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Blinded by the Light? Approval for High-Tech Headlights May Help

img 767940866 1539370725186 jpg photo by Fred Meier

Headlight glare from improved headlight systems is one of the National Highway Traffic Safety Administration’s biggest sources of complaints as far back as halogen lamps in the 1980s. Now, the regulator has announced that it would consider an OK for new high-tech headlamps that shape their beam for traffic ahead.

Related: IIHS Takes Dim View of SUV Headlights

The technology, which has been in use in Europe for many years, is believed to provide the illumination of high beams while using sensors to adjust the pattern of the light beam to keep from blinding drivers ahead or coming at you. But the adaptive driving beam technology has run afoul of NHTSA’s specific regulations for headlights and high and low beams. ADB technology goes beyond adaptive systems that automatically shift from high to low beams or that adapt to changes in the car’s direction to alter specific parts of the light beam.

It will be a while before we actually see such lights, if ever. NHTSA proposed Thursday to begin testing such lights to see if they can provide better nighttime visibility while meeting its rules protecting other drivers from glare. The administration said it was acting in response to a petition for approval that Toyota made several years ago.

But it appears likely that NHTSA will move forward. NHTSA noted in its announcement that an Insurance Institute for Highway Safety report shows that nighttime pedestrian deaths rose 56 percent from 2009 to 2016; IIHS has been an advocate through its testing for better headlights. NHTSA said that ADB lighting “offers potentially significant safety benefits in avoiding collisions with pedestrians, cyclists, animals, and roadside objects.” But it also noted that it has had more than 5,000 complaints about headlight glare since it began asking for comments in 2001.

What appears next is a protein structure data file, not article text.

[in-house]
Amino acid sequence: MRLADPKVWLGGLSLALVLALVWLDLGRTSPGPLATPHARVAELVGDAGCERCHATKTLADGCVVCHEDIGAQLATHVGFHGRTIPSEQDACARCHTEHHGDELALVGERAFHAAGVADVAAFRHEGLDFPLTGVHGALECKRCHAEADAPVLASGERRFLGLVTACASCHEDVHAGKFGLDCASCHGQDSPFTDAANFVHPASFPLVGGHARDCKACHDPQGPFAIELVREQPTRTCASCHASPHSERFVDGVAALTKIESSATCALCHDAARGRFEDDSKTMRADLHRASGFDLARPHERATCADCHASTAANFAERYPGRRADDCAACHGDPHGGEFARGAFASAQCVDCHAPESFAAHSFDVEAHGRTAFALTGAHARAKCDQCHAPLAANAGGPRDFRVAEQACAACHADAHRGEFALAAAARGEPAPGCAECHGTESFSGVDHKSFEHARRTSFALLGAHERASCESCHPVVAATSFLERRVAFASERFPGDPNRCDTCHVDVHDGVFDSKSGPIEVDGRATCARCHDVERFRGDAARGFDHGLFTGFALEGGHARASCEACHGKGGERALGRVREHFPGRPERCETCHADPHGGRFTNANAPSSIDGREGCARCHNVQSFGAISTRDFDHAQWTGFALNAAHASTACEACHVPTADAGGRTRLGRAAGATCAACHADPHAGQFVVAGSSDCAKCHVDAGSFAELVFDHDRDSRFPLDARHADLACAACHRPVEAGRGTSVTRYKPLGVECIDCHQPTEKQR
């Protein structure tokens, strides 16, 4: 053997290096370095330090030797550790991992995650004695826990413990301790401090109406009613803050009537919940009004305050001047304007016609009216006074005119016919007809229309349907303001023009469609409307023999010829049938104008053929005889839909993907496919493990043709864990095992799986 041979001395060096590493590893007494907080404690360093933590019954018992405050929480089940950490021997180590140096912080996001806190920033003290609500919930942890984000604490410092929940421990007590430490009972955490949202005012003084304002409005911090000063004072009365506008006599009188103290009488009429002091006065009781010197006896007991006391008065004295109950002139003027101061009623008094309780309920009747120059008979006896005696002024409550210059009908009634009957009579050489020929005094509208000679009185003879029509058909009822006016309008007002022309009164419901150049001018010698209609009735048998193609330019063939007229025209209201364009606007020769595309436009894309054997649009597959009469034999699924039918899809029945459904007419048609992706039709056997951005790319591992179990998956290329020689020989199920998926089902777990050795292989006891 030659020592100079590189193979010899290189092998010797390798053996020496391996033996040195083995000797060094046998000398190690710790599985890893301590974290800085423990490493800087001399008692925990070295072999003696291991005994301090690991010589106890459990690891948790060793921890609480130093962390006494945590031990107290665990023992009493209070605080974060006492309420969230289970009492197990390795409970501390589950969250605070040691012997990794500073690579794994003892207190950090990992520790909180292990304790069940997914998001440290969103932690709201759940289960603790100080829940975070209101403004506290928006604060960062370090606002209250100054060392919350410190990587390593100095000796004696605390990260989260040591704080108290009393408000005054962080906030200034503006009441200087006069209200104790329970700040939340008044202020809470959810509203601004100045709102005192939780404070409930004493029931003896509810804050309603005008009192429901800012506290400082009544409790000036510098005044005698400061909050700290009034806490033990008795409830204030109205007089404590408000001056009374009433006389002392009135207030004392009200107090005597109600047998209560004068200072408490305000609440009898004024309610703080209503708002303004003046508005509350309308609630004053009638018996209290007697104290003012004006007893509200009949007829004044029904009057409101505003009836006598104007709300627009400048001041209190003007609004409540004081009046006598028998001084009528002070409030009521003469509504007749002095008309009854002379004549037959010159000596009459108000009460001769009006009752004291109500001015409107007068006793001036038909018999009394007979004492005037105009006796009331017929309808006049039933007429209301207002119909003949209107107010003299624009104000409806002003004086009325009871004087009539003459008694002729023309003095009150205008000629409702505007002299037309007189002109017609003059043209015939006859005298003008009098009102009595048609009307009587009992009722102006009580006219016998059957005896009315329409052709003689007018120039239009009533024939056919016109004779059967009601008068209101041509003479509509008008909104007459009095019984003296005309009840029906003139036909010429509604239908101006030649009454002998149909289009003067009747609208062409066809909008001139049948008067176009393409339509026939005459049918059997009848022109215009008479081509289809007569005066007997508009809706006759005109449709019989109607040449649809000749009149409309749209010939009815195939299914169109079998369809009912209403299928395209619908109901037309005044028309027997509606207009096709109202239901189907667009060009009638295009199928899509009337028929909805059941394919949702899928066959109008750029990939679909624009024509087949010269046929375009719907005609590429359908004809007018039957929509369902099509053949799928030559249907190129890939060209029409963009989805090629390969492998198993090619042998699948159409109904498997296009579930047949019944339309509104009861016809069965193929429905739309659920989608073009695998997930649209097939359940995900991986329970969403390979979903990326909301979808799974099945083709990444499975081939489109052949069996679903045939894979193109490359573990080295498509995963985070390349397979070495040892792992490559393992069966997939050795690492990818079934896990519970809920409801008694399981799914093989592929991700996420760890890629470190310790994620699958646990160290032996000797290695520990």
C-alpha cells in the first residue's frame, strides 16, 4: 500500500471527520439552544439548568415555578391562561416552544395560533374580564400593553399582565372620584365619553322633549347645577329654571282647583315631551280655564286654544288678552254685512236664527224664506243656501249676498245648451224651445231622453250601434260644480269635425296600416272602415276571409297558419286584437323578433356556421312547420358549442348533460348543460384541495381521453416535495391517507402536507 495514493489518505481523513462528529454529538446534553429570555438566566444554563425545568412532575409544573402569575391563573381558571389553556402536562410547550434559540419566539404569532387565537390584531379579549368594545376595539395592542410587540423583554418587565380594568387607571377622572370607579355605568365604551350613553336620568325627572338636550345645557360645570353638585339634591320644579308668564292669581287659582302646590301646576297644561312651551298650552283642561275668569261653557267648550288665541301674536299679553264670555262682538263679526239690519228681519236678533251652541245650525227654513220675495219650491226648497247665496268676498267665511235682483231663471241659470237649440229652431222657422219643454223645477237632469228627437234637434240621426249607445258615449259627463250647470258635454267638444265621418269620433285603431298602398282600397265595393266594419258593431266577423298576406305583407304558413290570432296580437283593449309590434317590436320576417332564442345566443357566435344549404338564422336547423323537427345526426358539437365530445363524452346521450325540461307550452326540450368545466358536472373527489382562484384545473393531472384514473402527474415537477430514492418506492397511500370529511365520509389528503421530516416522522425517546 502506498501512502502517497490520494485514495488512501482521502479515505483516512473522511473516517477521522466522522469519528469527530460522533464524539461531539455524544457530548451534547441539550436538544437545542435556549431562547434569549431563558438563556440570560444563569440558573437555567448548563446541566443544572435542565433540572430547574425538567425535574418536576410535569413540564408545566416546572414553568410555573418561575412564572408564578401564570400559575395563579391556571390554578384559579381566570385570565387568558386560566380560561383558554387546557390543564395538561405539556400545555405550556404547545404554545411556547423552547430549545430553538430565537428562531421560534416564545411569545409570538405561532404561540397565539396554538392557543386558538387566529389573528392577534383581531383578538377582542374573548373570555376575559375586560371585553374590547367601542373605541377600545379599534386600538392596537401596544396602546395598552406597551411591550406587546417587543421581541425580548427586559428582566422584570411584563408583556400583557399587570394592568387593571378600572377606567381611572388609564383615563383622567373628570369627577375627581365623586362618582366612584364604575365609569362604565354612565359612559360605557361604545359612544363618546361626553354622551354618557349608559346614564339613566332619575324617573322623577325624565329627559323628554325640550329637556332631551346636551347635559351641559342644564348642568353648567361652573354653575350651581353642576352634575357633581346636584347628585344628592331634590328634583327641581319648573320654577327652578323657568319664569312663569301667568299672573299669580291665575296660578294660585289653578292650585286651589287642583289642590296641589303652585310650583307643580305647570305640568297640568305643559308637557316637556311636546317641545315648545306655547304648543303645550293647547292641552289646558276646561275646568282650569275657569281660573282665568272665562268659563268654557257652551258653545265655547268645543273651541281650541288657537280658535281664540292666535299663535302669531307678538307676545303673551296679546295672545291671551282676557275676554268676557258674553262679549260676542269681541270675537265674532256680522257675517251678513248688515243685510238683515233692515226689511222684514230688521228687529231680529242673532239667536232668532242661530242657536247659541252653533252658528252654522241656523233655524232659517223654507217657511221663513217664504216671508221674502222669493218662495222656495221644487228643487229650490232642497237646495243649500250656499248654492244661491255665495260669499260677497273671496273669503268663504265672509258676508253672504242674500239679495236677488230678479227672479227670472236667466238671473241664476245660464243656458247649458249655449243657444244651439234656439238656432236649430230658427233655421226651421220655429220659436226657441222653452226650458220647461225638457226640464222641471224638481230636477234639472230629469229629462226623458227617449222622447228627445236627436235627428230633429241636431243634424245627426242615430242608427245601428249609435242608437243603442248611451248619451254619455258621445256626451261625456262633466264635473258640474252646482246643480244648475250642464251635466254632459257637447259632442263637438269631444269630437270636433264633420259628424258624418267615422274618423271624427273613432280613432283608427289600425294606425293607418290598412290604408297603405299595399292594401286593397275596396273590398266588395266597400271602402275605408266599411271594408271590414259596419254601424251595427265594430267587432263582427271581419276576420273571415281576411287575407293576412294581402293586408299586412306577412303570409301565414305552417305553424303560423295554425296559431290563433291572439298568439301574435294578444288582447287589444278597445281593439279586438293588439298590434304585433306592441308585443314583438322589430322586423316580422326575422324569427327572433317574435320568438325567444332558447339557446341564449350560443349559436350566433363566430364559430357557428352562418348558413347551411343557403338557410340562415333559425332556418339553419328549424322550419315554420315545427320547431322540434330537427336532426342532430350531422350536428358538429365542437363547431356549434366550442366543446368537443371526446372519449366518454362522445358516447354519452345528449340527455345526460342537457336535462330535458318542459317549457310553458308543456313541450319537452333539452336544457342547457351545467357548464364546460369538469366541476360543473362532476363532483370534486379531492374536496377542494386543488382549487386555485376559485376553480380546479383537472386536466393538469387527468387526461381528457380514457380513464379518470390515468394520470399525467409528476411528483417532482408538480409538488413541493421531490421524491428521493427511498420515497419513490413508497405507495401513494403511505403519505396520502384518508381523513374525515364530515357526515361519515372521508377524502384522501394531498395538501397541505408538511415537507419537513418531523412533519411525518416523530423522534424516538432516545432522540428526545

NHTSA said the goal of its testing would be to require that ADB headlights be able to mix the advantages of traditional high- and low-beam headlights. It wants the part of the beam “cast near other vehicles [to] comply with the current lower-beam” rules and that “the part of the adaptive beam that is cast onto unoccupied roadway comply with the upper-beam minima,” with the direction of both parts minimizing glare for others.’s Editorial department is your source for automotive news and reviews. In line with’s long-standing ethics policy, editors and reviewers don’t accept gifts or free trips from automakers. The Editorial department is independent of’s advertising, sales and sponsored content departments.

Photo of Fred Meier
Former D.C. Bureau Chief Fred Meier, who lives every day with Washington gridlock, has an un-American love of small wagons and hatchbacks. Email Fred Meier

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